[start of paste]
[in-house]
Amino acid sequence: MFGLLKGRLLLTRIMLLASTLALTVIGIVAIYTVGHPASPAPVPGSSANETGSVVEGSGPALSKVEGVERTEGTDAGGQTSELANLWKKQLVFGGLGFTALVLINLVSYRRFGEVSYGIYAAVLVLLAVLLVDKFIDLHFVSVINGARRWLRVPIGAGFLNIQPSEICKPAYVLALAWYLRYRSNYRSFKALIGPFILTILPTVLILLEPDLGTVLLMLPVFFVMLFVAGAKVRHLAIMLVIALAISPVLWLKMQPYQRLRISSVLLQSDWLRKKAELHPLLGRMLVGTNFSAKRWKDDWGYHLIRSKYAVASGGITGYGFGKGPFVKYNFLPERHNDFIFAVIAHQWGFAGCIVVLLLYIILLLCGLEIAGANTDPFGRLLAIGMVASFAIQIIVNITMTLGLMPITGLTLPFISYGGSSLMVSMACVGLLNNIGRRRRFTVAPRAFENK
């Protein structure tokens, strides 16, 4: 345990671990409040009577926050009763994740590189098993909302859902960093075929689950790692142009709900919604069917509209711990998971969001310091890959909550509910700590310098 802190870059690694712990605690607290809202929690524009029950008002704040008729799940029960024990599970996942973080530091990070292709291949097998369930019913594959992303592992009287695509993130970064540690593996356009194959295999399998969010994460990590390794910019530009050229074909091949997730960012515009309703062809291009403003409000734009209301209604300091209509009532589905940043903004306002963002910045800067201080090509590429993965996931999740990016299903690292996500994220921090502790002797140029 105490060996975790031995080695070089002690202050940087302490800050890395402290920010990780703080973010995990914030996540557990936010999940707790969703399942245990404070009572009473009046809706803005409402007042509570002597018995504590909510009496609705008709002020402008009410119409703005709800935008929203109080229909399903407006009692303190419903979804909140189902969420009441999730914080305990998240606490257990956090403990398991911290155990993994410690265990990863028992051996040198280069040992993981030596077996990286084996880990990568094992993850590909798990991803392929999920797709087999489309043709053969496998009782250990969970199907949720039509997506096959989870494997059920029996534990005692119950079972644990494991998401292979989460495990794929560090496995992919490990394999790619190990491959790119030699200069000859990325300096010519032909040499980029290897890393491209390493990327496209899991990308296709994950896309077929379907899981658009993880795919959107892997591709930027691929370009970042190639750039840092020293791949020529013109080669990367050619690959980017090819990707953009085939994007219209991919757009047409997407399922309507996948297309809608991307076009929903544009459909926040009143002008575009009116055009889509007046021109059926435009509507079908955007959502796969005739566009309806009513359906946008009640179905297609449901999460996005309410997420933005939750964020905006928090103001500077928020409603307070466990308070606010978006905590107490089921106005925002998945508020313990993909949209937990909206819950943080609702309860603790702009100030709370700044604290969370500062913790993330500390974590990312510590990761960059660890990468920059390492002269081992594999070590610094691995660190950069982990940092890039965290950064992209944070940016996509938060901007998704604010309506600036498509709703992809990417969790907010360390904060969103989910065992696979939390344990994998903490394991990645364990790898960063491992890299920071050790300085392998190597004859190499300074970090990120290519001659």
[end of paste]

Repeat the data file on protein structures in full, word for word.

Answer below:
[in-house]
Amino acid sequence: MFGLLKGRLLLTRIMLLASTLALTVIGIVAIYTVGHPASPAPVPGSSANETGSVVEGSGPALSKVEGVERTEGTDAGGQTSELANLWKKQLVFGGLGFTALVLINLVSYRRFGEVSYGIYAAVLVLLAVLLVDKFIDLHFVSVINGARRWLRVPIGAGFLNIQPSEICKPAYVLALAWYLRYRSNYRSFKALIGPFILTILPTVLILLEPDLGTVLLMLPVFFVMLFVAGAKVRHLAIMLVIALAISPVLWLKMQPYQRLRISSVLLQSDWLRKKAELHPLLGRMLVGTNFSAKRWKDDWGYHLIRSKYAVASGGITGYGFGKGPFVKYNFLPERHNDFIFAVIAHQWGFAGCIVVLLLYIILLLCGLEIAGANTDPFGRLLAIGMVASFAIQIIVNITMTLGLMPITGLTLPFISYGGSSLMVSMACVGLLNNIGRRRRFTVAPRAFENK
């Protein structure tokens, strides 16, 4: 345990671990409040009577926050009763994740590189098993909302859902960093075929689950790692142009709900919604069917509209711990998971969001310091890959909550509910700590310098 802190870059690694712990605690607290809202929690524009029950008002704040008729799940029960024990599970996942973080530091990070292709291949097998369930019913594959992303592992009287695509993130970064540690593996356009194959295999399998969010994460990590390794910019530009050229074909091949997730960012515009309703062809291009403003409000734009209301209604300091209509009532589905940043903004306002963002910045800067201080090509590429993965996931999740990016299903690292996500994220921090502790002797140029 105490060996975790031995080695070089002690202050940087302490800050890395402290920010990780703080973010995990914030996540557990936010999940707790969703399942245990404070009572009473009046809706803005409402007042509570002597018995504590909510009496609705008709002020402008009410119409703005709800935008929203109080229909399903407006009692303190419903979804909140189902969420009441999730914080305990998240606490257990956090403990398991911290155990993994410690265990990863028992051996040198280069040992993981030596077996990286084996880990990568094992993850590909798990991803392929999920797709087999489309043709053969496998009782250990969970199907949720039509997506096959989870494997059920029996534990005692119950079972644990494991998401292979989460495990794929560090496995992919490990394999790619190990491959790119030699200069000859990325300096010519032909040499980029290897890393491209390493990327496209899991990308296709994950896309077929379907899981658009993880795919959107892997591709930027691929370009970042190639750039840092020293791949020529013109080669990367050619690959980017090819990707953009085939994007219209991919757009047409997407399922309507996948297309809608991307076009929903544009459909926040009143002008575009009116055009889509007046021109059926435009509507079908955007959502796969005739566009309806009513359906946008009640179905297609449901999460996005309410997420933005939750964020905006928090103001500077928020409603307070466990308070606010978006905590107490089921106005925002998945508020313990993909949209937990909206819950943080609702309860603790702009100030709370700044604290969370500062913790993330500390974590990312510590990761960059660890990468920059390492002269081992594999070590610094691995660190950069982990940092890039965290950064992209944070940016996509938060901007998704604010309506600036498509709703992809990417969790907010360390904060969103989910065992696979939390344990994998903490394991990645364990790898960063491992890299920071050790300085392998190597004859190499300074970090990120290519001659």